Tori no Ichi is an annual festival celebrated every year in November and is widely held throughout Japan. During the festival, there are many stalls lined up at the temple or shrine site and people visit there to buy their lucky charms to appreciate the year’s luck as well as wish for the next year’s happiness. It’s also a popular festival to pray for business prosperity. Let’s take a look at this exciting open-air market and learn how to enjoy it!
What is Tori no Ichi?
At this annual event many people come to eat delicious food from street vendors and pray for good business in the next year. People walk around the open-air market and purchase a kumade. A kumade is a decorated rake and it is sometimes referred to as bear hands, it’s said that with these you can walk around catching good luck.
Tori no Ichi can be translated as Rooster’s Fair, because this festival is held on the Rooster’s day according to the Chinese zodiac and at the bird-related shrines or temples. It was originally a harvest festival where people would pray in hopes for a good crop yield. That’s a part of the reason why they sell rakes, representing the harvest and the symbol of good luck.
History of Tori no Ichi
Tori no Ichi festival has been held annually since the Edo period and was first held in the Adachi area of Tokyo. But the origin of Tori no Ichi dates back to ancient times and it can be divided into two stories.
From Shinto perspective, it is believed that Yamato Takeru, a Japanese legendary prince, visited Washinomiya Shrine in Saitama prefecture (washi means eagles in Japanese) on the Rooster’s day in November after his successful defeat of his enemies on the eastern land. He thanked the deity and offered the rakes. Since then, people have celebrated November’s Rooster’s day.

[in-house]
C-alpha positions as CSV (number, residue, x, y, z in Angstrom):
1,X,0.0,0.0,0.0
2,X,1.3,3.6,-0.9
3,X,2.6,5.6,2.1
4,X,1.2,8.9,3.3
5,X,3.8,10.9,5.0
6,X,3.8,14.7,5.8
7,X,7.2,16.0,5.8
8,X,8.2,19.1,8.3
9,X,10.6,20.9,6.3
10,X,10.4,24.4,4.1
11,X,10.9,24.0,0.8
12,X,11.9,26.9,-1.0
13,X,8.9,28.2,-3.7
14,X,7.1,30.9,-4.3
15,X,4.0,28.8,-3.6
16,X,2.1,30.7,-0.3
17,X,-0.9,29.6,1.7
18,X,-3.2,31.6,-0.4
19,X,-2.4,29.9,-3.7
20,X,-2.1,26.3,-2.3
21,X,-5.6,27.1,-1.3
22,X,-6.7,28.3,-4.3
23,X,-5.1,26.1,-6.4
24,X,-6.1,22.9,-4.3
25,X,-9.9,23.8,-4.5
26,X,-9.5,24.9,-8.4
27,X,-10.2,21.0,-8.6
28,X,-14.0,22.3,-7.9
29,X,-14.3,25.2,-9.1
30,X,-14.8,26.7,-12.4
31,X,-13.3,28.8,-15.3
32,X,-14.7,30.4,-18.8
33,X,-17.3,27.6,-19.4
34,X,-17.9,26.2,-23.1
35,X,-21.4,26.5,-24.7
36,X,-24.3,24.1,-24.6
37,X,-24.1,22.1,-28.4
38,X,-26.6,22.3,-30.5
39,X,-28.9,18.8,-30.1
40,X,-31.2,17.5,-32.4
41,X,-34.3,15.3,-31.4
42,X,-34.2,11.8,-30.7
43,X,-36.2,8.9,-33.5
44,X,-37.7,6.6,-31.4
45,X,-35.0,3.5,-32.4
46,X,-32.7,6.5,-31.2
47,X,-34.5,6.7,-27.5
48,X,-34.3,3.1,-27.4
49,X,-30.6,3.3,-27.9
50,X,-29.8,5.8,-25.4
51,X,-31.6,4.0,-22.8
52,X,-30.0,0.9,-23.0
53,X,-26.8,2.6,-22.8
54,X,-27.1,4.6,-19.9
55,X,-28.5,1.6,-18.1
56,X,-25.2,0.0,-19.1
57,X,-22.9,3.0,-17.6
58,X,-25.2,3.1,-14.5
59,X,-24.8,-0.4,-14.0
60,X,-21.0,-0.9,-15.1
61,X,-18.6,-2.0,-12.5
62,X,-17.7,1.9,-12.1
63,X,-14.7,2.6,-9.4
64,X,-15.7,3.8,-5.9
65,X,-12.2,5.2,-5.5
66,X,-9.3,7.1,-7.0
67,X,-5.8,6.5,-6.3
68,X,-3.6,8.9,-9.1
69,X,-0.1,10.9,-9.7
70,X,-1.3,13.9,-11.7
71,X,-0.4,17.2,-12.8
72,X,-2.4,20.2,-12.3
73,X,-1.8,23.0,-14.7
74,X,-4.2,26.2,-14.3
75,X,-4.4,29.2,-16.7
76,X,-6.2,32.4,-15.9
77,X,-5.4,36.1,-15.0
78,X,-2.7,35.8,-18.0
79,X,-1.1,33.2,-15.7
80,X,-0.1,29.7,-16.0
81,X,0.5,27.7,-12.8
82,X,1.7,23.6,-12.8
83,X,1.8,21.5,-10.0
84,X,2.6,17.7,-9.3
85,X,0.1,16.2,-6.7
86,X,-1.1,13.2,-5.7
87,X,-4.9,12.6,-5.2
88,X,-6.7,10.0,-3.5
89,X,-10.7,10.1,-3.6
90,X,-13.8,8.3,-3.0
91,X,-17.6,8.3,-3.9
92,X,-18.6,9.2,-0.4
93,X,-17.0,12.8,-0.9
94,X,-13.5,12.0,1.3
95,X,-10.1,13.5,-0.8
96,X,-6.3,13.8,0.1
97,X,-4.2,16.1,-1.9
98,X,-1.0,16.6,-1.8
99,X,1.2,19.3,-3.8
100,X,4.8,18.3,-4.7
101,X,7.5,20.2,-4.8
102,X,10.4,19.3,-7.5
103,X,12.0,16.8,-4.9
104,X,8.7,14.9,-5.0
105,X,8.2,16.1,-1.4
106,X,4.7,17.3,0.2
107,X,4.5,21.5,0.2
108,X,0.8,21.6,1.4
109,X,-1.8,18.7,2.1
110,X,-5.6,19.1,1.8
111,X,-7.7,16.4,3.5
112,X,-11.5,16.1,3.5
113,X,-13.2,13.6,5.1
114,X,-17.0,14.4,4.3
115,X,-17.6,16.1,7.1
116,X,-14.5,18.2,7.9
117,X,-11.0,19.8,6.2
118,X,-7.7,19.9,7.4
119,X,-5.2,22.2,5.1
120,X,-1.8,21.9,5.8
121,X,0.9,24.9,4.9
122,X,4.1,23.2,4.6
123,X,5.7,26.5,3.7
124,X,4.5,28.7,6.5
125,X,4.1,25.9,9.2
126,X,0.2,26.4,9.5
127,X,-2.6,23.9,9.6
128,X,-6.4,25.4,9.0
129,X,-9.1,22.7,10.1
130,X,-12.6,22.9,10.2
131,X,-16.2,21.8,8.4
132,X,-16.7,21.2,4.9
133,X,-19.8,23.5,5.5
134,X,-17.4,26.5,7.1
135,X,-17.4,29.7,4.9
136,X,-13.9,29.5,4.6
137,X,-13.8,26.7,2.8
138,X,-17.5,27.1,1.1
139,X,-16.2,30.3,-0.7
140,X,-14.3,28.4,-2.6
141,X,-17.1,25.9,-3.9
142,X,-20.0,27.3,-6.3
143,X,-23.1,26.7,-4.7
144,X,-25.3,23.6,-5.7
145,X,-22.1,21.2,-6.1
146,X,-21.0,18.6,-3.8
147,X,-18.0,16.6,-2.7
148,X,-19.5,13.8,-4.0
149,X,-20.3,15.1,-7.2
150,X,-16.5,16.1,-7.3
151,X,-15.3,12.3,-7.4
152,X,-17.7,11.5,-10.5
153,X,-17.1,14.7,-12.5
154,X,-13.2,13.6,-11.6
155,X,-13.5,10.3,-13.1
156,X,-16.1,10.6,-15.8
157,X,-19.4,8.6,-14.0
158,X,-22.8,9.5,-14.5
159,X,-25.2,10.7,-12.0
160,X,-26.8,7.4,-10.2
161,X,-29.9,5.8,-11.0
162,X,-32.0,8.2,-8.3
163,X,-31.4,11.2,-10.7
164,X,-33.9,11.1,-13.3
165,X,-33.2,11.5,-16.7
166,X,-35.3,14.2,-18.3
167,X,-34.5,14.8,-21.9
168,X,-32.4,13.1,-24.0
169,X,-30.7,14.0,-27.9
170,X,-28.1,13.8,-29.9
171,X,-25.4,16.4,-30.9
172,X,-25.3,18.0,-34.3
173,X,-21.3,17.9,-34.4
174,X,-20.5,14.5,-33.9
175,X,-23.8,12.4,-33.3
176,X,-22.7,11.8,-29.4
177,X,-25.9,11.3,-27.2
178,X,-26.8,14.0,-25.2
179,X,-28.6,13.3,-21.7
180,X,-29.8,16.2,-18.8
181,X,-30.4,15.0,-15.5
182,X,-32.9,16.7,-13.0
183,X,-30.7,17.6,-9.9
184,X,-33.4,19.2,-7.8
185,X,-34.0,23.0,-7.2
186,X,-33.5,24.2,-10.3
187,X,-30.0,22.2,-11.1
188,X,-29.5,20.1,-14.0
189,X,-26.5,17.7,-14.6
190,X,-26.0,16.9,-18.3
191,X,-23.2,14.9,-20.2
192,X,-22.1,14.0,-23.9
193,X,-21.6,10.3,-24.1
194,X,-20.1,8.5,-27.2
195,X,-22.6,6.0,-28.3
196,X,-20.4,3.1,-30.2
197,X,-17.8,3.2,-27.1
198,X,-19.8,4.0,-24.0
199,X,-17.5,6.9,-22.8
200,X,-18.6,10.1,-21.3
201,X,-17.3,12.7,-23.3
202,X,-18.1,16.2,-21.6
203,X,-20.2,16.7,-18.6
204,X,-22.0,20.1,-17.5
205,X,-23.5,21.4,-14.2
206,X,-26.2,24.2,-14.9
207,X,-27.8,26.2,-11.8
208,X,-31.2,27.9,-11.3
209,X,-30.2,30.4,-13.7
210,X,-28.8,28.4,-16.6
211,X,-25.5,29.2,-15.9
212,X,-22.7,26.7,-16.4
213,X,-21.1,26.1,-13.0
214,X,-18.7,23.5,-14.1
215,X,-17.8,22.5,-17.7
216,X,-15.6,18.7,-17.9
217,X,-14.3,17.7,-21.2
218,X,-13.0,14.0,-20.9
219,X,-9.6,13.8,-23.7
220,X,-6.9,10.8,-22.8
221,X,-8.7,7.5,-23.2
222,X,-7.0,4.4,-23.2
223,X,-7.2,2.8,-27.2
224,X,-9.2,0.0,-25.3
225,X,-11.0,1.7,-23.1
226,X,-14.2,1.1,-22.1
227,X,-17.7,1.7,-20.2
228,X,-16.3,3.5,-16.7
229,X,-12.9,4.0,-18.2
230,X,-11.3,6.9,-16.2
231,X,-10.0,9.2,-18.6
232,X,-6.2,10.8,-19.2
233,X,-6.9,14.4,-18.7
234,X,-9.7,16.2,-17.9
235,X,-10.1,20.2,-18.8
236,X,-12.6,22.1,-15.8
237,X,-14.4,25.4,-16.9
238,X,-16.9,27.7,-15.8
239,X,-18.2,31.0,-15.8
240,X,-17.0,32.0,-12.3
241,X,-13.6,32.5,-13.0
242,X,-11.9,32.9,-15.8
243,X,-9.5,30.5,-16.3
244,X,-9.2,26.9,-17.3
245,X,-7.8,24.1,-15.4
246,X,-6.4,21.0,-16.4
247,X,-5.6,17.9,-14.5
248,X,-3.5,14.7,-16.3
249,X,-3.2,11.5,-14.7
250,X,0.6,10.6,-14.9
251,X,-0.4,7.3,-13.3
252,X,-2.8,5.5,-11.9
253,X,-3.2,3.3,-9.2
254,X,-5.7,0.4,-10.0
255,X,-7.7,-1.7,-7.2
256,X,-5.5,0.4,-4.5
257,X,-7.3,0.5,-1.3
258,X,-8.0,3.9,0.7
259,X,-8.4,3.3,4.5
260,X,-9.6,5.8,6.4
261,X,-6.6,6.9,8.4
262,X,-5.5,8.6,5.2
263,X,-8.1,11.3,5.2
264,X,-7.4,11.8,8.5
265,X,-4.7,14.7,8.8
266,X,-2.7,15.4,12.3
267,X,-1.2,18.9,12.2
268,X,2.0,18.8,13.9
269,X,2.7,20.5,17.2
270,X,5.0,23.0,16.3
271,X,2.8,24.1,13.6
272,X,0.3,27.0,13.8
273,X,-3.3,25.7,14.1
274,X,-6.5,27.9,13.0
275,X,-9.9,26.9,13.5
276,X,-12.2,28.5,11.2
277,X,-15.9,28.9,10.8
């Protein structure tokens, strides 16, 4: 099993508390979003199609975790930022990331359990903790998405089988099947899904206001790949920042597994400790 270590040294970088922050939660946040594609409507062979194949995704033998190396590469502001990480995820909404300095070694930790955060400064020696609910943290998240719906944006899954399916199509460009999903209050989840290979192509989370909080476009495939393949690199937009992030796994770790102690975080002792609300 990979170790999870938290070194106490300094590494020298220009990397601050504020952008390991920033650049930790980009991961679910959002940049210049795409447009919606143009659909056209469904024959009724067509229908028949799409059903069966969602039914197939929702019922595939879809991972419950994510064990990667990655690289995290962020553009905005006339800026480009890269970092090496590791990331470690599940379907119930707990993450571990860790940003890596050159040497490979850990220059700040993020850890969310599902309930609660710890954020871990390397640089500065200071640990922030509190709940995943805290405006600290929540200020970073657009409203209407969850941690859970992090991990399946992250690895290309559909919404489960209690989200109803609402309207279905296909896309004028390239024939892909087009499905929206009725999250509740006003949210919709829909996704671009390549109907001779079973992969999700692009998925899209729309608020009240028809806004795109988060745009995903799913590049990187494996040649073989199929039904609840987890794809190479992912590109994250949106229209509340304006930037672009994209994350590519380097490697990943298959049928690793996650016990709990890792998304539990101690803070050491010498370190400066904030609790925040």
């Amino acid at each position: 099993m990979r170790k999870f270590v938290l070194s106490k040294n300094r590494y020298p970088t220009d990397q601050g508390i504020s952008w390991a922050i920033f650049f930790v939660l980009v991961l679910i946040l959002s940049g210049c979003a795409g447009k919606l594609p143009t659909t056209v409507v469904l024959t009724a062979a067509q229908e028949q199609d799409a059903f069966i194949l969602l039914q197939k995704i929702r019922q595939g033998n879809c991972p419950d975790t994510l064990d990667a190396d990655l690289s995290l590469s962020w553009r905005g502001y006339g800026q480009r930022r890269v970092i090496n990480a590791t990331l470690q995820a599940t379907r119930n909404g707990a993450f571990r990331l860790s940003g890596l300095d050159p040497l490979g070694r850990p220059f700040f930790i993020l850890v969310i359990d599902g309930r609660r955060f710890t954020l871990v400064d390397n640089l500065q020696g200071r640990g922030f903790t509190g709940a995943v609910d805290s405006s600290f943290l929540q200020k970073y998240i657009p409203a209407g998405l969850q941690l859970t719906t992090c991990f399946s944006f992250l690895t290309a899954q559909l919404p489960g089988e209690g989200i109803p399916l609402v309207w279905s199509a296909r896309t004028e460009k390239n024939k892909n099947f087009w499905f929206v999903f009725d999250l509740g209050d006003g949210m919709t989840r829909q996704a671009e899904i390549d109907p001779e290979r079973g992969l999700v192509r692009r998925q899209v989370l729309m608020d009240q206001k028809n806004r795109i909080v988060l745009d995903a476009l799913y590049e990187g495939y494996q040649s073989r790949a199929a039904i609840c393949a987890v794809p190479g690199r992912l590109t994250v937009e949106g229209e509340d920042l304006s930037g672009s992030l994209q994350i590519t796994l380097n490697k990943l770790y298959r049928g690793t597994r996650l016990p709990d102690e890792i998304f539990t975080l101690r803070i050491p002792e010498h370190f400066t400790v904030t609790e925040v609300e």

From a Buddhist perspective, it is believed that Japanese priest Nichiren saw Bodhisattva flying on the back of the eagle in the starry night sky and since then people started to celebrate the Rooster’s day.
Asakusa Tori no Ichi 2021
Among the other Tori no Ichi, Asakusa’s Tori no Ichi is especially famous. It’s held every 12 days during the month of November and the event is hosted about 20 minutes away from Asakusa Station at Chokokuji Temple and Otori Shrine which are adjacent to each other. It lasts for 24 hours and because it is hosted every 12 days there is a possibility that it will happen three times in the month. Each festival follows in numerical order: Tori no Ichi, Ni no Tori and San no Tori. The first day, Tori no Ichi, is the most important day of the festival. It is initiated by the beat of a taiko drum at exactly midnight.
In 2021, Asakusa Tori no Ichi will be held on November 9th (Tue.) and 21st (Sun.)
How to enjoy Tori no Ichi
Along with the selling of kumade, you can find special food and activities such as a parade. Lucky rice cakes (known as mochi) are sold to be eaten. And don’t miss the Otori-mai dance where a man dressed as an eagle dances through the festival and rids people of evil spirits. He holds a mirror, a sword, a jewel, a rake and an Okame (a traditional female mask). This dance usually takes place a few times a day. At the end of the festival is tejime or the hand clapping ritual to conclude the celebratory event. This clap is said to bring a wish of a prosperous business and many people clap together in the same rhythm.
Of course you can enjoy festival foods from the stalls and immerse yourself in the festive mood, but buying kumade is essential when you visit the festival.